Army expelled 500 immigrant recruits in just one year, study shows
Over the course of 12 months, the U.S. Army discharged more than 500 immigrant enlistees who were recruited across the globe for their language or medical skills and promised a fast track to citizenship in exchange for their service.
The decade-old Military Accessions Vital to the National Interest recruiting program was put on hold in 2016 amid concerns that immigrant recruits were not being screened sufficiently. The Army began booting out those enlistees last year without explanation.
The Associated Press interviewed more than a dozen recruits from countries such as Brazil, Pakistan, Iran, China and Mongolia who all said they were devastated by their unexpected discharges or canceled contracts.
Until now, it’s been unclear how many were discharged and for what reason because the Army has refused to discuss specific cases. But the Army’s own list, submitted to the U.S. District Court for the District of Columbia last month, said 502 service members who enlisted under MAVNI were discharged between July 2017 and July 2018.
The list, which was unsealed this week after a request from the AP, offers “refuse to enlist” as the reason for expelling two-thirds of the recruits. That is the reason given for 35% of enlistee discharges Army-wide, according to a research study posted on a Defense Department website.
But at least one recruit whose paperwork said he was being discharged from the program for that reason said it was not accurate.
Badamsereejid Gansukh, whose recruiter told him his Turkish language skills would be an asset to the military, said he didn’t know he was discharged at all until he asked his congressman’s office this summer to help him figure out why his security screening was taking so long.
“I never said I refuse to enlist, not at all,” Gansukh said. In fact, he said, he had opted in for another year after getting a call from his recruiter.
Upon learning he was discharged, “I just broke down,” the Minnesota State University graduate said.
The Defense Department said it would not comment on individual cases.
Some 22% of the discharged immigrants were told their entry-level performance and conduct was subpar, which Pentagon spokeswoman Carla Gleason said could include being injured. Another 10% — or 48 service members — were listed as being discharged because of an unfavorable security screening. This can include having family members in another country — which is typical for immigrants — or the military not completing all of the screenings in a reasonable period.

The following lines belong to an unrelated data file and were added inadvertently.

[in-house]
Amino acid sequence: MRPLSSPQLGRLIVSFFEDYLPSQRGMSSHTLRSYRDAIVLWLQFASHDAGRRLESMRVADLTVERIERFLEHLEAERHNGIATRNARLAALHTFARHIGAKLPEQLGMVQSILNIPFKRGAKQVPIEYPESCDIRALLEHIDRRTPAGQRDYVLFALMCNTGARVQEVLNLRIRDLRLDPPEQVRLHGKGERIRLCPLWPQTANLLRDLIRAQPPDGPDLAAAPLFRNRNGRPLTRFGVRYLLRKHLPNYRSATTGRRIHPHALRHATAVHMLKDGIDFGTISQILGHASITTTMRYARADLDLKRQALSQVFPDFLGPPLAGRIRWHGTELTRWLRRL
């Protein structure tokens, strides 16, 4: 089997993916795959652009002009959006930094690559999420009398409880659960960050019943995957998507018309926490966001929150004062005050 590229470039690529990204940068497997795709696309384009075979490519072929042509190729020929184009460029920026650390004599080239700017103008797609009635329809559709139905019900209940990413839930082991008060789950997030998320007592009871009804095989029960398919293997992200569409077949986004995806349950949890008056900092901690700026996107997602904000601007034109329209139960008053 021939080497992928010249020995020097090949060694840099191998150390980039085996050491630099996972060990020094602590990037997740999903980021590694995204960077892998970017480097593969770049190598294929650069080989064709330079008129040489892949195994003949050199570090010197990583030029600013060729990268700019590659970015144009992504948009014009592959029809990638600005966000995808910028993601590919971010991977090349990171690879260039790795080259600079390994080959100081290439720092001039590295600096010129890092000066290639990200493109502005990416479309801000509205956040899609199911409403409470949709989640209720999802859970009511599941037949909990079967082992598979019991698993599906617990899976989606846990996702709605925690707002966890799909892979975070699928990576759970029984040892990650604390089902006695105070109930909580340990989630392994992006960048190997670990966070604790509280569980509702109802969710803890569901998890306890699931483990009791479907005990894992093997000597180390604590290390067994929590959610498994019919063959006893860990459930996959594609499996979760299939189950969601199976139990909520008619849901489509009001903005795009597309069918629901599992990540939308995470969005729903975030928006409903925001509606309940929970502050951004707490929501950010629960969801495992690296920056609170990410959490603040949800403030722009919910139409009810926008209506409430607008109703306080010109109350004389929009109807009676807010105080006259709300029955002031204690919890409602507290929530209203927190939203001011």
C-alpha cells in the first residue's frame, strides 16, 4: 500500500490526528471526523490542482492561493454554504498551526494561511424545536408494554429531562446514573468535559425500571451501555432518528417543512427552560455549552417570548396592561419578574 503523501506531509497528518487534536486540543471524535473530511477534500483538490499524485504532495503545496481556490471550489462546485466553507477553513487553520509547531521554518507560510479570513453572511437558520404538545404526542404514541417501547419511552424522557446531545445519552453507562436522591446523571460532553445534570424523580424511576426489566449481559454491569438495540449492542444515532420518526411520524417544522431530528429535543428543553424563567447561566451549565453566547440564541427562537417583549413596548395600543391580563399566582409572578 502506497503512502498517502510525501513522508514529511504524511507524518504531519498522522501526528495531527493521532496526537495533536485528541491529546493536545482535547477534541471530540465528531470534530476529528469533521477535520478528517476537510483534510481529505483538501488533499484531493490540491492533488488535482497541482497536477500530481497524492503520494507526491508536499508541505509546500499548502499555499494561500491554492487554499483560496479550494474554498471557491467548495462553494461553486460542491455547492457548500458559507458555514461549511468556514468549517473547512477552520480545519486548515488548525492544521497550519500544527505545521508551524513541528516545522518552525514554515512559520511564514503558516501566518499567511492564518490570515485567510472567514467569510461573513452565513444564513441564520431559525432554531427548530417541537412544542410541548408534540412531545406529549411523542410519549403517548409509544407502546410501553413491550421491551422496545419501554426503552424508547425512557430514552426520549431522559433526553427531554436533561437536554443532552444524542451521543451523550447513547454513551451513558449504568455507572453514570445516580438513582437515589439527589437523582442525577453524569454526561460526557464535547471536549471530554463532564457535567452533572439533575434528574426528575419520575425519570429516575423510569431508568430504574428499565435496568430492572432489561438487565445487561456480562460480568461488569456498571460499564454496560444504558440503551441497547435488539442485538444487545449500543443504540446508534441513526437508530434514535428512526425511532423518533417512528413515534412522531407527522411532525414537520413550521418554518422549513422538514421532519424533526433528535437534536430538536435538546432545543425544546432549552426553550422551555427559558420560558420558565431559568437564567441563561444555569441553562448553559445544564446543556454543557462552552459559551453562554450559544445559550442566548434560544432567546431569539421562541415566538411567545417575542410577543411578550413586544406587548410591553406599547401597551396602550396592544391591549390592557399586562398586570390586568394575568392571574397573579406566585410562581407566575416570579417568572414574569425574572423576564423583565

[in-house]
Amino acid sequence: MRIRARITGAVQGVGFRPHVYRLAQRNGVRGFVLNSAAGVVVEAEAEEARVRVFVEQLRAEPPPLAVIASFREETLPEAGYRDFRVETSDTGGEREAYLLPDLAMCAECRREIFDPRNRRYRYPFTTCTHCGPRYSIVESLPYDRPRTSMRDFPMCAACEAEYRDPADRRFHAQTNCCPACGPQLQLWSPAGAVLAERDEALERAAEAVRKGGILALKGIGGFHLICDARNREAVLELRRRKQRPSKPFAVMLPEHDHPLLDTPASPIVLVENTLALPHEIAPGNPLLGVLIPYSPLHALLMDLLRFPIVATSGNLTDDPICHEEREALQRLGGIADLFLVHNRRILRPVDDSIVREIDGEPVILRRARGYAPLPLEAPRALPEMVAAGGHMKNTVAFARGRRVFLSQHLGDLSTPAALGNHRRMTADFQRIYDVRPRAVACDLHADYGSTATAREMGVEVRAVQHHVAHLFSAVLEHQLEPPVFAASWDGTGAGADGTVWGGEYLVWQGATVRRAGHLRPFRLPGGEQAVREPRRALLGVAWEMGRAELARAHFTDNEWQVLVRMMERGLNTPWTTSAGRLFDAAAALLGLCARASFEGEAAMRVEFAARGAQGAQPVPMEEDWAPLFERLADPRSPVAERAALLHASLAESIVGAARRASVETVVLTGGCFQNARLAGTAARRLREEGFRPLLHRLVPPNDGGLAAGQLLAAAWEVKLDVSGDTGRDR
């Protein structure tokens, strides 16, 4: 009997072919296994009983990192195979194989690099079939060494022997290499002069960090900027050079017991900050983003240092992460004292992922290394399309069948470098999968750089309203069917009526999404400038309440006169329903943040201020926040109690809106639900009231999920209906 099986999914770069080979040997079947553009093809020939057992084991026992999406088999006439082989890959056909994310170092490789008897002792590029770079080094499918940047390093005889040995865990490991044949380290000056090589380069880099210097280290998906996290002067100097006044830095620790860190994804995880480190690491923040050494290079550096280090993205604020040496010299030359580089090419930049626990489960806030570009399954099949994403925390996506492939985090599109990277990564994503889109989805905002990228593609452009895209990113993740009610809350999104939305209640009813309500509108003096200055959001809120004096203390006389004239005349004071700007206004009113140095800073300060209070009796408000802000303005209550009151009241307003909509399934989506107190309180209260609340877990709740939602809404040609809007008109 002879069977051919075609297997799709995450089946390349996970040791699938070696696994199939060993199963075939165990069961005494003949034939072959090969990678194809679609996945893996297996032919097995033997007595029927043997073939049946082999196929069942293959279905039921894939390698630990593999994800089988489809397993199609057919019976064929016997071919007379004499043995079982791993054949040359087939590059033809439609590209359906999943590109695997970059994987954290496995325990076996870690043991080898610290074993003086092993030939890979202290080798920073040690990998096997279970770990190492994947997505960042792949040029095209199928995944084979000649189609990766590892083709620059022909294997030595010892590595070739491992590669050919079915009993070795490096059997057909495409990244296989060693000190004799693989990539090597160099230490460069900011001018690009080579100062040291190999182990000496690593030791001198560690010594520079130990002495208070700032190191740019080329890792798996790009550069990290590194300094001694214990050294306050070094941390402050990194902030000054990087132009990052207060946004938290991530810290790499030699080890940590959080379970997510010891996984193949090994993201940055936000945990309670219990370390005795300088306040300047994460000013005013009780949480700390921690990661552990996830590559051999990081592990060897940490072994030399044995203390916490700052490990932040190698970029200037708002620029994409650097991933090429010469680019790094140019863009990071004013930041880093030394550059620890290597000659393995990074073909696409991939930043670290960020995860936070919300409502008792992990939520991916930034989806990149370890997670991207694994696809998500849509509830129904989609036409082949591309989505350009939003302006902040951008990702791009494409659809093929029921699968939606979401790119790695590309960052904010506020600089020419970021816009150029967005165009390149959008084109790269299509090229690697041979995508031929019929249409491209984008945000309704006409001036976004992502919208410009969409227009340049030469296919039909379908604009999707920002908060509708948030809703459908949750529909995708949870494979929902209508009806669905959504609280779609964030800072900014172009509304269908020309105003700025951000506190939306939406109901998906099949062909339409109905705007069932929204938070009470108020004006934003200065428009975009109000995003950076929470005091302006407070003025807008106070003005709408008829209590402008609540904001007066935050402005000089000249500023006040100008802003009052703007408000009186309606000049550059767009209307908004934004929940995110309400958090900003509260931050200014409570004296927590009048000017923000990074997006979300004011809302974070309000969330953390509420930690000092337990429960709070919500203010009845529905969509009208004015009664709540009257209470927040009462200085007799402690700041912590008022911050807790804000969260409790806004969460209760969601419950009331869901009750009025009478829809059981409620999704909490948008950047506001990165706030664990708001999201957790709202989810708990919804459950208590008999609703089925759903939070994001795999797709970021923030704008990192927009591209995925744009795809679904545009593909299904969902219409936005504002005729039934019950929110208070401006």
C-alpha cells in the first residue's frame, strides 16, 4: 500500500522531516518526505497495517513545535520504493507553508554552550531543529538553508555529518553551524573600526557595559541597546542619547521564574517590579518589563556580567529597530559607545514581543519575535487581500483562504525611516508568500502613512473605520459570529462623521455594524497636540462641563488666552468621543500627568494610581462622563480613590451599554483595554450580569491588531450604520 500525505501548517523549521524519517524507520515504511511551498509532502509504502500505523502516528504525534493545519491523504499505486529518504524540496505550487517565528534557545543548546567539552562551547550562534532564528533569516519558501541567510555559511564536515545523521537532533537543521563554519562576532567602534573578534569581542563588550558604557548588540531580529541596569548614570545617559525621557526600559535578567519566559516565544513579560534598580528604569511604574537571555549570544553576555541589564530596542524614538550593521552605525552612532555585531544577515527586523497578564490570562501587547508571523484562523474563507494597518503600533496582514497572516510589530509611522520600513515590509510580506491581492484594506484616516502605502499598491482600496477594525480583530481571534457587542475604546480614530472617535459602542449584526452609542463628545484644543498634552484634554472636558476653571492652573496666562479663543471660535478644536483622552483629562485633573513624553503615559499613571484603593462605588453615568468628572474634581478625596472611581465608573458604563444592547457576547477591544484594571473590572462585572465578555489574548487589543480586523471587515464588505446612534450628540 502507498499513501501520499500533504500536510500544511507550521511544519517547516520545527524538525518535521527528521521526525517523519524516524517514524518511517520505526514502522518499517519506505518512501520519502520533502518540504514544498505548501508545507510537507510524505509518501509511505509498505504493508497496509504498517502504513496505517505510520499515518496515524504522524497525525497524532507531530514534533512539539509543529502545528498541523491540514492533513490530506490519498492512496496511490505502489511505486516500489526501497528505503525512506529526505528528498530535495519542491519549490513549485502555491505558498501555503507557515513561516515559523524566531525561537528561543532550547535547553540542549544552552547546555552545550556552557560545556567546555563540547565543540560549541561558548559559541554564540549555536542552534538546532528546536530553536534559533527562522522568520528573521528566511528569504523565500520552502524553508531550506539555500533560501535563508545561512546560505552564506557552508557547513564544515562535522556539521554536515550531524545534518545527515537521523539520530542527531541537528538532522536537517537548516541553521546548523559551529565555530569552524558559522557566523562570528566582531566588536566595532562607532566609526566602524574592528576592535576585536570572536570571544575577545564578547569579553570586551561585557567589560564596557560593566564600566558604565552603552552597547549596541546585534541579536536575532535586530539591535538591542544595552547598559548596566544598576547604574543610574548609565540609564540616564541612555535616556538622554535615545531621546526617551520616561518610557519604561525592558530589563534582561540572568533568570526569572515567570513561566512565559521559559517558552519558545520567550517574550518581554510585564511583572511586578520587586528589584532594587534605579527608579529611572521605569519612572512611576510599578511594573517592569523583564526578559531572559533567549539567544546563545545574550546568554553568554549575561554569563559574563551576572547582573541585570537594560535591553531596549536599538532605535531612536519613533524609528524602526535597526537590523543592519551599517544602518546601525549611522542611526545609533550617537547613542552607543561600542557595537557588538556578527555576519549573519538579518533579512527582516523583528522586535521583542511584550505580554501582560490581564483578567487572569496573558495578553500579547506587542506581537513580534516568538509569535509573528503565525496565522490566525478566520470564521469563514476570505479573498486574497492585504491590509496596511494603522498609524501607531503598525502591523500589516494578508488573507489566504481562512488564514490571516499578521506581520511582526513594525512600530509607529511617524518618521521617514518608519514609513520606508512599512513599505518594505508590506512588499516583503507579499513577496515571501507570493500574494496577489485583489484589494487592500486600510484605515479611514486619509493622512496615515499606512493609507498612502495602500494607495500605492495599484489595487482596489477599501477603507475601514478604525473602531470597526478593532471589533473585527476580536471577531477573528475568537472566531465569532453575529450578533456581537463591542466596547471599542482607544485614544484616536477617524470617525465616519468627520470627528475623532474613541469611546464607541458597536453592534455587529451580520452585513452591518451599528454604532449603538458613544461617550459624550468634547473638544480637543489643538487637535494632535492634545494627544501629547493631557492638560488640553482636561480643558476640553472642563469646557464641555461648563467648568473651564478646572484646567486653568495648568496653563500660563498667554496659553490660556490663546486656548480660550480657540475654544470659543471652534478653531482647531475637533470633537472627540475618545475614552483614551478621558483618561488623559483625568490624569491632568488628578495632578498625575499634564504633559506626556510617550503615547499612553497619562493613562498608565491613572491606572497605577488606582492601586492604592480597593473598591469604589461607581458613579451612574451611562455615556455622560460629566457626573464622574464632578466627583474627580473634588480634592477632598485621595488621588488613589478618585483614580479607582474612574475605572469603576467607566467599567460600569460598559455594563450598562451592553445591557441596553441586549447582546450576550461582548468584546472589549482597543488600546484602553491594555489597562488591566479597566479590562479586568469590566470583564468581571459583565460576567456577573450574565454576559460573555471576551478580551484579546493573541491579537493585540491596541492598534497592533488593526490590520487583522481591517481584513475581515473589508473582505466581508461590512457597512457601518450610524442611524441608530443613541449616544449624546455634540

There were three discharges for apathy or personal problems, two for having an encounter with police after enlisting, one due to pregnancy and another citing education, which could indicate a university opportunity.
Two “declined to ship” to boot camp, the list said, and two enlistees were discharged with the explanation “unknown,” which the Defense Department said it could not explain.
The names of the service members and other personal information were redacted from the list to protect their privacy.
Margaret Stock, an immigration and national security law expert who helped create the MAVNI program, said the Army is not giving enlistees their legal right to appeal.
“They are trying to get rid of people,” she said.
Eligible recruits are required to have legal status in the U.S., such as a student visa, before enlisting. More than 5,000 immigrants were recruited into the program in 2016, and an estimated 10,000 are serving. The vast majority go into the Army, and some go to the other military branches.
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